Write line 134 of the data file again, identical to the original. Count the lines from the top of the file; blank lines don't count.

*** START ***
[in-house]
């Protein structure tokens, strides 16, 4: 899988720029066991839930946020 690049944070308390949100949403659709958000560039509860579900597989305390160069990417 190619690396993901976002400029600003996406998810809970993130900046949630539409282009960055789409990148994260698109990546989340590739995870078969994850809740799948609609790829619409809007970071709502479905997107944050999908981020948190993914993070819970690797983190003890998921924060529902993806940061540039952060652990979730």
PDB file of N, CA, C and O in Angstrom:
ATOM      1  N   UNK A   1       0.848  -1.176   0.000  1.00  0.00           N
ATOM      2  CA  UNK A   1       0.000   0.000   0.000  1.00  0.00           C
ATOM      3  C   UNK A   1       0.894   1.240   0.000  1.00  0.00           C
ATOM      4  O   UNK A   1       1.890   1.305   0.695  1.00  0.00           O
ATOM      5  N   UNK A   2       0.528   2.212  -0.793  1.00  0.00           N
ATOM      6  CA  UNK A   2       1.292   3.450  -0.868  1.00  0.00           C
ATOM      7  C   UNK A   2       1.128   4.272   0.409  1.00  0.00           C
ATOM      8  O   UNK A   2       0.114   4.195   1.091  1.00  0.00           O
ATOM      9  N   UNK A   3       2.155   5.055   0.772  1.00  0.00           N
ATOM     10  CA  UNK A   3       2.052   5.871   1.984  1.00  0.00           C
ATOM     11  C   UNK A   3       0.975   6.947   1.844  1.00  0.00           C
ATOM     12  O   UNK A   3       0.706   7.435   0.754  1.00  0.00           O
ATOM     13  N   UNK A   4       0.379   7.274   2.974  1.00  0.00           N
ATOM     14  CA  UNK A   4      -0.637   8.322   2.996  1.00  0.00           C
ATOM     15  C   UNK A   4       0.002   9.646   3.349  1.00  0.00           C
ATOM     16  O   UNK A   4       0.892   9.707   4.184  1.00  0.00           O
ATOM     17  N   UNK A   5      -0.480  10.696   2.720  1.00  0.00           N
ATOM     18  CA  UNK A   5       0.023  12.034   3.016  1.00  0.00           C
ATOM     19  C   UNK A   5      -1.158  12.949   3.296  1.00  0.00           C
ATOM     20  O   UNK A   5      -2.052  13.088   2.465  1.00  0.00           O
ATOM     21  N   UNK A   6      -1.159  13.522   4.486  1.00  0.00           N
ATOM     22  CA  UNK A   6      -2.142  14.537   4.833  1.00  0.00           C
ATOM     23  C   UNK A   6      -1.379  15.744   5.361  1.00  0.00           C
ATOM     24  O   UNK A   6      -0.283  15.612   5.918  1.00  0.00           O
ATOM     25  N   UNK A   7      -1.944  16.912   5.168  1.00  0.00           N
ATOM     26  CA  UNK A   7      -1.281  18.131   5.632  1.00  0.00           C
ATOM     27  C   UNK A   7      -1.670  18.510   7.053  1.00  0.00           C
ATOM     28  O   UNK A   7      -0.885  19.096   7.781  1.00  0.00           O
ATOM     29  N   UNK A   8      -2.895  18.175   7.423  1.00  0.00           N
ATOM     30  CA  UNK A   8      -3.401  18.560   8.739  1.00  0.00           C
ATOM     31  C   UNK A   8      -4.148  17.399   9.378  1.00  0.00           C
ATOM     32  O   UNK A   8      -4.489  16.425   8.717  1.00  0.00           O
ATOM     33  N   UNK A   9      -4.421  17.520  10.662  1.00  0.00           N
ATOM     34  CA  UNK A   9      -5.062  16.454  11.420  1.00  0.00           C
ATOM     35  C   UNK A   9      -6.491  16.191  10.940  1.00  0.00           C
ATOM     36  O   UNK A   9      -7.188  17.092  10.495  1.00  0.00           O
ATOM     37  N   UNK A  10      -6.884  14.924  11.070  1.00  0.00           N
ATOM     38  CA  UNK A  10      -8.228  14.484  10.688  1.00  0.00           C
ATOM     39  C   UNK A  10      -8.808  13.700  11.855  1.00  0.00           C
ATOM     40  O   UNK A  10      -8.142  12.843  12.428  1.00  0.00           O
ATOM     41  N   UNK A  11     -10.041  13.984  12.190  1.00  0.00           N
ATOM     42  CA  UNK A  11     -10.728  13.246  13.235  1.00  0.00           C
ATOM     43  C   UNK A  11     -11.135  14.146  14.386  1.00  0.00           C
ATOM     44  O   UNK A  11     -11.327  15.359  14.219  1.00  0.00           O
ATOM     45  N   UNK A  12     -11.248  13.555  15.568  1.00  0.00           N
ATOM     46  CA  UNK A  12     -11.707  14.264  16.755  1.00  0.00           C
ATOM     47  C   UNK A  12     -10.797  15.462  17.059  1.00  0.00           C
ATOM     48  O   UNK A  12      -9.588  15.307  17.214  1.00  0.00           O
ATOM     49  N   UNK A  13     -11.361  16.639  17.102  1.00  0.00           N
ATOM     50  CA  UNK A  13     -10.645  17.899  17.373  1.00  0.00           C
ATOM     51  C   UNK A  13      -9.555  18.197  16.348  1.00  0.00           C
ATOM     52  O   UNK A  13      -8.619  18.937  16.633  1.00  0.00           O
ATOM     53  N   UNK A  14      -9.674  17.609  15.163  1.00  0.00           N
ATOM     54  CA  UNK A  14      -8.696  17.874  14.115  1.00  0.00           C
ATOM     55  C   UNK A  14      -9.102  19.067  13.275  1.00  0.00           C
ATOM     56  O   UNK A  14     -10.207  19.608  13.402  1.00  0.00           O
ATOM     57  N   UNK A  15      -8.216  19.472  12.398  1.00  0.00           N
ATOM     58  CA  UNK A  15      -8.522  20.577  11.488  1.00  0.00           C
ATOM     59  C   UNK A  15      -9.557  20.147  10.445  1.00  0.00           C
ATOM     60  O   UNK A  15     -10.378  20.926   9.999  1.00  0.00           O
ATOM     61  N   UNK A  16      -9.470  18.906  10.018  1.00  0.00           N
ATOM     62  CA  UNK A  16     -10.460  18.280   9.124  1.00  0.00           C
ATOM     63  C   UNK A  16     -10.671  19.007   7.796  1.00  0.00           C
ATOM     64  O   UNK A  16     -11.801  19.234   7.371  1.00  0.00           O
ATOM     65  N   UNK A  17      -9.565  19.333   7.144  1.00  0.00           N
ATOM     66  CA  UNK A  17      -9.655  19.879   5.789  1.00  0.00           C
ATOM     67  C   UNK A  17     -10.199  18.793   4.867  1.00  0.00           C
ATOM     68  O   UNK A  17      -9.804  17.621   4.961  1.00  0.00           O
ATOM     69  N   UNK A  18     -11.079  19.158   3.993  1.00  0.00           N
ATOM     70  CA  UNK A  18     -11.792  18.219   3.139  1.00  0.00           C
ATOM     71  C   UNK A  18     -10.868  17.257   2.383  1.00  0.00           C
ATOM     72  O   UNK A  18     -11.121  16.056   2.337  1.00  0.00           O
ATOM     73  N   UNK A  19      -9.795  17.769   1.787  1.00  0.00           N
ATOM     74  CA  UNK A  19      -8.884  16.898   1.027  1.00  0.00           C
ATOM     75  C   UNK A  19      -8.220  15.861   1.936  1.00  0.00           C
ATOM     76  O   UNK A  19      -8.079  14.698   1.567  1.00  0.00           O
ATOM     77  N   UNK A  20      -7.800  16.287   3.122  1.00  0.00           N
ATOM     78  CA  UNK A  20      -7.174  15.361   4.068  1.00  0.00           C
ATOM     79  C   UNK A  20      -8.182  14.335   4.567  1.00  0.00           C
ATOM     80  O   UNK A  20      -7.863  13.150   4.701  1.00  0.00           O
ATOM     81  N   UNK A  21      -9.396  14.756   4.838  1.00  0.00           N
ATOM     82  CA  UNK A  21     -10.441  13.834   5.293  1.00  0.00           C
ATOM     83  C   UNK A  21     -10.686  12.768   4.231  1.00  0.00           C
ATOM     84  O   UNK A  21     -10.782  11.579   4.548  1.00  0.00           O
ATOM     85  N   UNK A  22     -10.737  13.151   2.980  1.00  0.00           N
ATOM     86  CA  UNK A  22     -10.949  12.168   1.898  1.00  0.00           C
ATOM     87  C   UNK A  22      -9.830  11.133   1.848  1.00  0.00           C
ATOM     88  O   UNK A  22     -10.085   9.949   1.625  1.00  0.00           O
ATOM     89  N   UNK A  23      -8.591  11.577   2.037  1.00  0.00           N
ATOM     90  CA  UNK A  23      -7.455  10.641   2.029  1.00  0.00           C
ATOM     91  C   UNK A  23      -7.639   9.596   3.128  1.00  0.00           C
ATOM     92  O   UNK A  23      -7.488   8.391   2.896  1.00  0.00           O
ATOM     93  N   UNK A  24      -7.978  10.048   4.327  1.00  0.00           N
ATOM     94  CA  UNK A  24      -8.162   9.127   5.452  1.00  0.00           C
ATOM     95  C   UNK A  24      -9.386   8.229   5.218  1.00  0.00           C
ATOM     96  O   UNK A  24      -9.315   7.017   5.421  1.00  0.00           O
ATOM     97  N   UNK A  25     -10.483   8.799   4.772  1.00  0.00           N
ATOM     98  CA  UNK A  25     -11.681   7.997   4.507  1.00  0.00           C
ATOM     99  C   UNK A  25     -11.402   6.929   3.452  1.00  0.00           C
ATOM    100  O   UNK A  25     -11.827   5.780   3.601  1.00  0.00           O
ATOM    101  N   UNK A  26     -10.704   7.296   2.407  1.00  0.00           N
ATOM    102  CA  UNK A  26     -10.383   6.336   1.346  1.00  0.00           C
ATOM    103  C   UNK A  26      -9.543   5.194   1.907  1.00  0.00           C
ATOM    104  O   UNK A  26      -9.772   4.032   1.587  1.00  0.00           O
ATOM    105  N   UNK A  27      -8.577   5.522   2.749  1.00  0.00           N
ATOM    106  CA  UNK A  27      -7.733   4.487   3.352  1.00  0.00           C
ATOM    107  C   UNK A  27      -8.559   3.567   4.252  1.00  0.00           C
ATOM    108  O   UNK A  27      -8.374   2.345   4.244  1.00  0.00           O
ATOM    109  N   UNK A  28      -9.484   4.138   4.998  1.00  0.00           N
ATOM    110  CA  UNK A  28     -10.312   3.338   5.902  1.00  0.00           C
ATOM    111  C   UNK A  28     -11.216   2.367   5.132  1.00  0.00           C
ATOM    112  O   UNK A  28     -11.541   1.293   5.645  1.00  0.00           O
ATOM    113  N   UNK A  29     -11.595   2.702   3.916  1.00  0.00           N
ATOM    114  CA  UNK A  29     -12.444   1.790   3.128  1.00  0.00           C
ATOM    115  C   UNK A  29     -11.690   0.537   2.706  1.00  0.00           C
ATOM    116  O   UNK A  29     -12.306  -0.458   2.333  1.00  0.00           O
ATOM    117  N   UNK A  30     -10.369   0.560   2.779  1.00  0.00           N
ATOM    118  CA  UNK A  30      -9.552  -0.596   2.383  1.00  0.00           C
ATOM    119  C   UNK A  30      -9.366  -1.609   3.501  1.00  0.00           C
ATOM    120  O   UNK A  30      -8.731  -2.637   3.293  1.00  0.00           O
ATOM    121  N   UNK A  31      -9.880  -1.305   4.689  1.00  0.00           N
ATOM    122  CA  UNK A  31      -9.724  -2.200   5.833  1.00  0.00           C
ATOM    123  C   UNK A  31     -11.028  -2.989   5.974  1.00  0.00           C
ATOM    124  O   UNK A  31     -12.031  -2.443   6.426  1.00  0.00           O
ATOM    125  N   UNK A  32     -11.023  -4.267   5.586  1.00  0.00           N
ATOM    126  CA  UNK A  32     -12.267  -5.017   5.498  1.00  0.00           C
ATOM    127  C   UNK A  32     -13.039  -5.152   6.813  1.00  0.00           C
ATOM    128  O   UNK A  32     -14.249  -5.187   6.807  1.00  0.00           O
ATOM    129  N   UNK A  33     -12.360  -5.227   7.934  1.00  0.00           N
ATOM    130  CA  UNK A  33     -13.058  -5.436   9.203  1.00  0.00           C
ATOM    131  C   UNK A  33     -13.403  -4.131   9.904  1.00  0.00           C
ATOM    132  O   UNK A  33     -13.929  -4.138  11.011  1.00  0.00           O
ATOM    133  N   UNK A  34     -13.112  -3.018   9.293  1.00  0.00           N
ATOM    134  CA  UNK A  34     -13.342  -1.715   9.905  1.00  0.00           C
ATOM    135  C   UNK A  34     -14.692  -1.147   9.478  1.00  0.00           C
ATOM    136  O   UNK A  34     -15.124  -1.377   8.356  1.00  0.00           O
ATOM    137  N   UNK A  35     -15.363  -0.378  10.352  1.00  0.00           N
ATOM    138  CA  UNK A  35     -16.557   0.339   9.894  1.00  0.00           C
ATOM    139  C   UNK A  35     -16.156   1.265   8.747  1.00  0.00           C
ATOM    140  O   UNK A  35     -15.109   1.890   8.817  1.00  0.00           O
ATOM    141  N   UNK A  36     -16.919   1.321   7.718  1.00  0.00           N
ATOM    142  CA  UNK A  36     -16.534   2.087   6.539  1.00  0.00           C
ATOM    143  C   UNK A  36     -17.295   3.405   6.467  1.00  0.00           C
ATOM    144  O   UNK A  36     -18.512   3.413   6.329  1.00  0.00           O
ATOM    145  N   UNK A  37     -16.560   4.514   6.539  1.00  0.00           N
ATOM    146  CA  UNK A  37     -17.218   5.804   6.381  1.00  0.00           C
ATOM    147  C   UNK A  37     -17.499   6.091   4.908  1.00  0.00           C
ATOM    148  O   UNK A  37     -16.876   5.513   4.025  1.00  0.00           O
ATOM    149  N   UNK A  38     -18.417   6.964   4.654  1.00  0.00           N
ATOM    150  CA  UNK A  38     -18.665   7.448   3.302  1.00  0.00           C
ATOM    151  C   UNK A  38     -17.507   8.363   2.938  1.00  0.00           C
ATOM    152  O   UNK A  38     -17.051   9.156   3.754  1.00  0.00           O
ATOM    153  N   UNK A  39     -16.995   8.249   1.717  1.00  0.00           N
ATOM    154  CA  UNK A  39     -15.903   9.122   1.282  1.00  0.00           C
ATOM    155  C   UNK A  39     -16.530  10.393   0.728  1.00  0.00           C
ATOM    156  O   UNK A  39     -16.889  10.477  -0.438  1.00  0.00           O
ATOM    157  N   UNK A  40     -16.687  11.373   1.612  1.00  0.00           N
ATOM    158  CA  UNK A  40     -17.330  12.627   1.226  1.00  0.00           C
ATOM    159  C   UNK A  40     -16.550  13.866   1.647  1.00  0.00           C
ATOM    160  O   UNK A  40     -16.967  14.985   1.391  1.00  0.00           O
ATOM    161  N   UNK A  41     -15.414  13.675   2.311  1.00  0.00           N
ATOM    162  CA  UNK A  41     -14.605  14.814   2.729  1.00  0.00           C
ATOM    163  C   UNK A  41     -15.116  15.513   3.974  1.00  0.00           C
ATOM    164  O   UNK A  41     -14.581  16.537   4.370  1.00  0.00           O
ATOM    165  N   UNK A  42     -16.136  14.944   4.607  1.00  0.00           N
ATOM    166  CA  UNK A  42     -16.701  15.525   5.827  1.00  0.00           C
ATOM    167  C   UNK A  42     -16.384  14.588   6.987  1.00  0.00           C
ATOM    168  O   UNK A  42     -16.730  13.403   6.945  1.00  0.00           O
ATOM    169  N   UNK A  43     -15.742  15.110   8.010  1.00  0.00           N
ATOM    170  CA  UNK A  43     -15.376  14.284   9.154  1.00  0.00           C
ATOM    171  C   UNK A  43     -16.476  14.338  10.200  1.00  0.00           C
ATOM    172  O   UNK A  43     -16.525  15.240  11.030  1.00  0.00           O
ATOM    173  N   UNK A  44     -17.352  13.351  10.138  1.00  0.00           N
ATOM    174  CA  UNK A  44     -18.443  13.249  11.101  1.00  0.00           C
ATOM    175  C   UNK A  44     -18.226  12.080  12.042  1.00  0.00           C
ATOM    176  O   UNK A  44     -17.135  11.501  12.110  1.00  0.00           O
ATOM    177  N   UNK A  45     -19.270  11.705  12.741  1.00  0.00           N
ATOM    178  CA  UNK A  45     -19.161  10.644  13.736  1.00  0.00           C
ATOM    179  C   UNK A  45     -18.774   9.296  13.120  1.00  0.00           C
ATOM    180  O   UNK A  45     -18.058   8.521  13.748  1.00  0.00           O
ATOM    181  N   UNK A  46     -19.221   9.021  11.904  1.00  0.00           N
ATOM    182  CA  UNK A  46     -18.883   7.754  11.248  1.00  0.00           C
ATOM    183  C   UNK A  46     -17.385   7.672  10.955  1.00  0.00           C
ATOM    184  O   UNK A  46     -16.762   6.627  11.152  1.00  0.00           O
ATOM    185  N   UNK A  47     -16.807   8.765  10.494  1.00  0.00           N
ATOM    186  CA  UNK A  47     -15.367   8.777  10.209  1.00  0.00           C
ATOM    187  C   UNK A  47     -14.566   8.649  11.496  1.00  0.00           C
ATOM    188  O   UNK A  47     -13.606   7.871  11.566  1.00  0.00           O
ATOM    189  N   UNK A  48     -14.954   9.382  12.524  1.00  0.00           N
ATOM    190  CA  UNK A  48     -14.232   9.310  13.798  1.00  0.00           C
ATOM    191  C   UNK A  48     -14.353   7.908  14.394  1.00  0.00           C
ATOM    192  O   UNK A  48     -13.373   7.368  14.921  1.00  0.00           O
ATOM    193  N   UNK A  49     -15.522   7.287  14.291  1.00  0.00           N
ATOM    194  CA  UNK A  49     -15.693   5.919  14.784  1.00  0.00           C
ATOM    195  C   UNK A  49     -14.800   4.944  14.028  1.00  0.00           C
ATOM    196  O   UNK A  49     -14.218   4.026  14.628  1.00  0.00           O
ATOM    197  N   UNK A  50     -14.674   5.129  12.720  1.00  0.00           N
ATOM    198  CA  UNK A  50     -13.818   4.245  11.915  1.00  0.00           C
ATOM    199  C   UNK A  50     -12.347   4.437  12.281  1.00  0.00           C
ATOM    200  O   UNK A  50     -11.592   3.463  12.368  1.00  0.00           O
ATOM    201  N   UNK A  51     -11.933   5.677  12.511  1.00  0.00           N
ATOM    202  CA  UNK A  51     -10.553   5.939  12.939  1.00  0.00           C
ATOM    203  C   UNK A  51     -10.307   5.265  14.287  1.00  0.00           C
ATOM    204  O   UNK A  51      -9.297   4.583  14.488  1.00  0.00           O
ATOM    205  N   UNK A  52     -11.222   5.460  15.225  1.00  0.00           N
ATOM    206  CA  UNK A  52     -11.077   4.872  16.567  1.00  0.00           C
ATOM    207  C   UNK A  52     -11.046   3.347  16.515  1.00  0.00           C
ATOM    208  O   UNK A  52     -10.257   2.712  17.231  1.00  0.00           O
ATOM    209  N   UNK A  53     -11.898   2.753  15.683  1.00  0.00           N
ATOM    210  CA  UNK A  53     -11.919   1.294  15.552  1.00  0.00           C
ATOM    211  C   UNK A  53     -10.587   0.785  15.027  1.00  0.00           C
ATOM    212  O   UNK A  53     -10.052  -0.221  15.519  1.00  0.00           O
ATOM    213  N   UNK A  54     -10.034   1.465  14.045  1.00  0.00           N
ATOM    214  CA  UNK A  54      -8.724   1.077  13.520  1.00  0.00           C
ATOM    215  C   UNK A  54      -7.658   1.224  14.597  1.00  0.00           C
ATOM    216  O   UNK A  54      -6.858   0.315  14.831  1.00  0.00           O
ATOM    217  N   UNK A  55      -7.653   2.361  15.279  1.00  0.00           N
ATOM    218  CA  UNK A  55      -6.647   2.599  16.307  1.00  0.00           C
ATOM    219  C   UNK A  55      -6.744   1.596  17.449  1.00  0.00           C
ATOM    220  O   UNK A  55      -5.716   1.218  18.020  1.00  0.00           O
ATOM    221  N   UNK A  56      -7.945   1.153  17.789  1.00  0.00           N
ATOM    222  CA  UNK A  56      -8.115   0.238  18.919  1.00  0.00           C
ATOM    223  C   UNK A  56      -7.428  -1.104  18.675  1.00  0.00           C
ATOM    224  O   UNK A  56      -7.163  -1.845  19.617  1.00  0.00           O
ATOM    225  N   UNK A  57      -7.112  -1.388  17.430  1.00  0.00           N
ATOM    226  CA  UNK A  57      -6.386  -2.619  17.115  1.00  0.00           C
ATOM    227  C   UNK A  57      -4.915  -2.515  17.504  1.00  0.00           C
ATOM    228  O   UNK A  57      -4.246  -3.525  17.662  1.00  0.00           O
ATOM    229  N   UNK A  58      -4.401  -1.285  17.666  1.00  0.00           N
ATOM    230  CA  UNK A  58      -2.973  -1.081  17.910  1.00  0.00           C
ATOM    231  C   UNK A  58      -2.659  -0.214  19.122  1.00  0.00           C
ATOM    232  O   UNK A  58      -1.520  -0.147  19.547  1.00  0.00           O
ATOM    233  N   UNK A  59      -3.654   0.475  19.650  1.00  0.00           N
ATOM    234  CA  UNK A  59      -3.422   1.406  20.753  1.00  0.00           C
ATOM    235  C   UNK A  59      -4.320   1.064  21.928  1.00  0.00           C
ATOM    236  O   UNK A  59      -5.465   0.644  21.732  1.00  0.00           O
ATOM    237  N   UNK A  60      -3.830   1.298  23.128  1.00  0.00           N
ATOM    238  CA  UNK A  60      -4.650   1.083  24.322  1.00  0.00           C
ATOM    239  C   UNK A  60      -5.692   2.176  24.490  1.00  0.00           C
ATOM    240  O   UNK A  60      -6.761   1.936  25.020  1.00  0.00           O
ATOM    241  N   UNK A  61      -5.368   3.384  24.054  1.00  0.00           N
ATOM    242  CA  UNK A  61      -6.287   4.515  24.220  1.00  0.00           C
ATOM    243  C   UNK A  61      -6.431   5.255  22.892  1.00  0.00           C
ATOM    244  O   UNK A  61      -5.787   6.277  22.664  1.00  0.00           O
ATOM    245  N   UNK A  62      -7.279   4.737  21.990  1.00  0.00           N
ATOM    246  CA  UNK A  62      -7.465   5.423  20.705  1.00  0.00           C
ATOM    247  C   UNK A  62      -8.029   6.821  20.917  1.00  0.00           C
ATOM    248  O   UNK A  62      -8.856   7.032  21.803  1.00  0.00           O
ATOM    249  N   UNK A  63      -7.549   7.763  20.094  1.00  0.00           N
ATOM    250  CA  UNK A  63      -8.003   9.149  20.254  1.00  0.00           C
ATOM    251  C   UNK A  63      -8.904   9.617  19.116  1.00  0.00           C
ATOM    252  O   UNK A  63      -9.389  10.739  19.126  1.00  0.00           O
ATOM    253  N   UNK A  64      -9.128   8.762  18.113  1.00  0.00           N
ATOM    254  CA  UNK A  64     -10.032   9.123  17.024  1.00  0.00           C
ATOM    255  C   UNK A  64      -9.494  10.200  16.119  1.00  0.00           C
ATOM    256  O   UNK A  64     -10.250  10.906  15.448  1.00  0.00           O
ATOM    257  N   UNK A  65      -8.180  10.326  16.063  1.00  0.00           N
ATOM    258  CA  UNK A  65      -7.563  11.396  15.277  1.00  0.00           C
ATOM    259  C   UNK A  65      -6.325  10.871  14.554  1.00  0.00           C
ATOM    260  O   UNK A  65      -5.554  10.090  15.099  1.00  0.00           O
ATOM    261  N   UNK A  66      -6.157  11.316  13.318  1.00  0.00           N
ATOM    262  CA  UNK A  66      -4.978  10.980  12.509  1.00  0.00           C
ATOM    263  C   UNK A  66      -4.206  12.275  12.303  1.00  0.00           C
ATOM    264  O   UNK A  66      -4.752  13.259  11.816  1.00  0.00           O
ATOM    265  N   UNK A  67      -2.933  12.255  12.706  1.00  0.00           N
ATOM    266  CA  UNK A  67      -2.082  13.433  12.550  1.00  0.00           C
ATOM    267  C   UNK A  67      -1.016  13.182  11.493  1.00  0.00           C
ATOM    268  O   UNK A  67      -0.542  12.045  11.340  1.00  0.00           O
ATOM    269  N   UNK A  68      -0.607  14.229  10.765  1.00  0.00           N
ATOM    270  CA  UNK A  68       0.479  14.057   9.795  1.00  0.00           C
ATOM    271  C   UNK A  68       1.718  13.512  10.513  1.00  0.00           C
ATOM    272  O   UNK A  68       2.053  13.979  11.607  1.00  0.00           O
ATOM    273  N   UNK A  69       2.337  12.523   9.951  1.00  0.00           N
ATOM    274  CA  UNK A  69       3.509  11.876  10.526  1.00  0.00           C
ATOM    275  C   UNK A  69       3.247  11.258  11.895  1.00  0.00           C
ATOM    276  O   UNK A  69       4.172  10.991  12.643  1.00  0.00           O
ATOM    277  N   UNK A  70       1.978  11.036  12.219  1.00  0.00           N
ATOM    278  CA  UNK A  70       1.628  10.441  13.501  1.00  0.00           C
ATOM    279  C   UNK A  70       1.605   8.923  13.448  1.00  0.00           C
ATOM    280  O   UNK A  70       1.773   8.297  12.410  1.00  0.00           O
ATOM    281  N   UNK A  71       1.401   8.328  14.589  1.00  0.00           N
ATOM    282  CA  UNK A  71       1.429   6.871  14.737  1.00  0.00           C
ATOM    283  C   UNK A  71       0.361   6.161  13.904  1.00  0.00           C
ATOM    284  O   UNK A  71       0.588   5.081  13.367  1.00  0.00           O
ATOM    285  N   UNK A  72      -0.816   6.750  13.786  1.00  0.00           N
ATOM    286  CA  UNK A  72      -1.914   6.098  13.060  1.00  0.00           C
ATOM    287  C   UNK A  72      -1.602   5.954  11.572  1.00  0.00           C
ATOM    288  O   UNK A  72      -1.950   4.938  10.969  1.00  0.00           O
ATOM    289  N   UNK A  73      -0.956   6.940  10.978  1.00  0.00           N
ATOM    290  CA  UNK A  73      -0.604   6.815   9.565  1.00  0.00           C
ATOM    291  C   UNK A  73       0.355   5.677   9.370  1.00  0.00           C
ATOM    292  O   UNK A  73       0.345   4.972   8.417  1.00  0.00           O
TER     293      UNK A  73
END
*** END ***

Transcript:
ATOM    131  C   UNK A  33     -13.403  -4.131   9.904  1.00  0.00           C